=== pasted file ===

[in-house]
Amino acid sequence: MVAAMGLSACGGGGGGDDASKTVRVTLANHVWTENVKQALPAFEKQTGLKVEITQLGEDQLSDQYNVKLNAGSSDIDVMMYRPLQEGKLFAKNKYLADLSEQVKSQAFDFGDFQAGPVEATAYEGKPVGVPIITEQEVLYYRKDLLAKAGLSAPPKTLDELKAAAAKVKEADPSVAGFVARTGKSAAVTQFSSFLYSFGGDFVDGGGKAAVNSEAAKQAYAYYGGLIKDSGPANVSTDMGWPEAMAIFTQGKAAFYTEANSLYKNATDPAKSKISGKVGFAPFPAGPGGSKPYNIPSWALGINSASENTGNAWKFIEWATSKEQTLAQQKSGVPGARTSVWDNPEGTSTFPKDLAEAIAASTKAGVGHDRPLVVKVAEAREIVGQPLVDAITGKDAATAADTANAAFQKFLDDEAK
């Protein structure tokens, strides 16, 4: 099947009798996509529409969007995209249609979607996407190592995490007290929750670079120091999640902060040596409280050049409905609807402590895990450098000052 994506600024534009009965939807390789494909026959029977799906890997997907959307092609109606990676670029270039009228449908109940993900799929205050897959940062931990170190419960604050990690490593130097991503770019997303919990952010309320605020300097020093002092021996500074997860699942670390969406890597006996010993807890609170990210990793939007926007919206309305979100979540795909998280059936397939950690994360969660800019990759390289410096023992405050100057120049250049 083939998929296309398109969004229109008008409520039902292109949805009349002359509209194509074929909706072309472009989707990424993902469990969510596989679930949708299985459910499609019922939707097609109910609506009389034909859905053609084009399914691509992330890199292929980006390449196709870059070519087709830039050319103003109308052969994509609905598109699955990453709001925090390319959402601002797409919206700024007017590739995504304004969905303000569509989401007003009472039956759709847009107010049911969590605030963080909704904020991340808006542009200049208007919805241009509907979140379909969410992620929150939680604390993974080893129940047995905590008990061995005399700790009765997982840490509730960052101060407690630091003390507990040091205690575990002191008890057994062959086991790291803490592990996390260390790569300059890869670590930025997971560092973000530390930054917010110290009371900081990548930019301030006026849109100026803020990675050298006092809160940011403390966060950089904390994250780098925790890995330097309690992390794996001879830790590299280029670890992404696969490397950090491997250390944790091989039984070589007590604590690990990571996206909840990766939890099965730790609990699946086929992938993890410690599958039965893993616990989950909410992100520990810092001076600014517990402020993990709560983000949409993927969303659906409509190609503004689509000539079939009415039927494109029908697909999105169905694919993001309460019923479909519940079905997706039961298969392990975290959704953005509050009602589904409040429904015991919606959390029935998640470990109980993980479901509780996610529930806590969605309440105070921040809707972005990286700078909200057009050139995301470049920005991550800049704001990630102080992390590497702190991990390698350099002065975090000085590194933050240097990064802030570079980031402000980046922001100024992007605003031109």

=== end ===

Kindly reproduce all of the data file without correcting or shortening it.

[in-house]
Amino acid sequence: MVAAMGLSACGGGGGGDDASKTVRVTLANHVWTENVKQALPAFEKQTGLKVEITQLGEDQLSDQYNVKLNAGSSDIDVMMYRPLQEGKLFAKNKYLADLSEQVKSQAFDFGDFQAGPVEATAYEGKPVGVPIITEQEVLYYRKDLLAKAGLSAPPKTLDELKAAAAKVKEADPSVAGFVARTGKSAAVTQFSSFLYSFGGDFVDGGGKAAVNSEAAKQAYAYYGGLIKDSGPANVSTDMGWPEAMAIFTQGKAAFYTEANSLYKNATDPAKSKISGKVGFAPFPAGPGGSKPYNIPSWALGINSASENTGNAWKFIEWATSKEQTLAQQKSGVPGARTSVWDNPEGTSTFPKDLAEAIAASTKAGVGHDRPLVVKVAEAREIVGQPLVDAITGKDAATAADTANAAFQKFLDDEAK
């Protein structure tokens, strides 16, 4: 099947009798996509529409969007995209249609979607996407190592995490007290929750670079120091999640902060040596409280050049409905609807402590895990450098000052 994506600024534009009965939807390789494909026959029977799906890997997907959307092609109606990676670029270039009228449908109940993900799929205050897959940062931990170190419960604050990690490593130097991503770019997303919990952010309320605020300097020093002092021996500074997860699942670390969406890597006996010993807890609170990210990793939007926007919206309305979100979540795909998280059936397939950690994360969660800019990759390289410096023992405050100057120049250049 083939998929296309398109969004229109008008409520039902292109949805009349002359509209194509074929909706072309472009989707990424993902469990969510596989679930949708299985459910499609019922939707097609109910609506009389034909859905053609084009399914691509992330890199292929980006390449196709870059070519087709830039050319103003109308052969994509609905598109699955990453709001925090390319959402601002797409919206700024007017590739995504304004969905303000569509989401007003009472039956759709847009107010049911969590605030963080909704904020991340808006542009200049208007919805241009509907979140379909969410992620929150939680604390993974080893129940047995905590008990061995005399700790009765997982840490509730960052101060407690630091003390507990040091205690575990002191008890057994062959086991790291803490592990996390260390790569300059890869670590930025997971560092973000530390930054917010110290009371900081990548930019301030006026849109100026803020990675050298006092809160940011403390966060950089904390994250780098925790890995330097309690992390794996001879830790590299280029670890992404696969490397950090491997250390944790091989039984070589007590604590690990990571996206909840990766939890099965730790609990699946086929992938993890410690599958039965893993616990989950909410992100520990810092001076600014517990402020993990709560983000949409993927969303659906409509190609503004689509000539079939009415039927494109029908697909999105169905694919993001309460019923479909519940079905997706039961298969392990975290959704953005509050009602589904409040429904015991919606959390029935998640470990109980993980479901509780996610529930806590969605309440105070921040809707972005990286700078909200057009050139995301470049920005991550800049704001990630102080992390590497702190991990390698350099002065975090000085590194933050240097990064802030570079980031402000980046922001100024992007605003031109």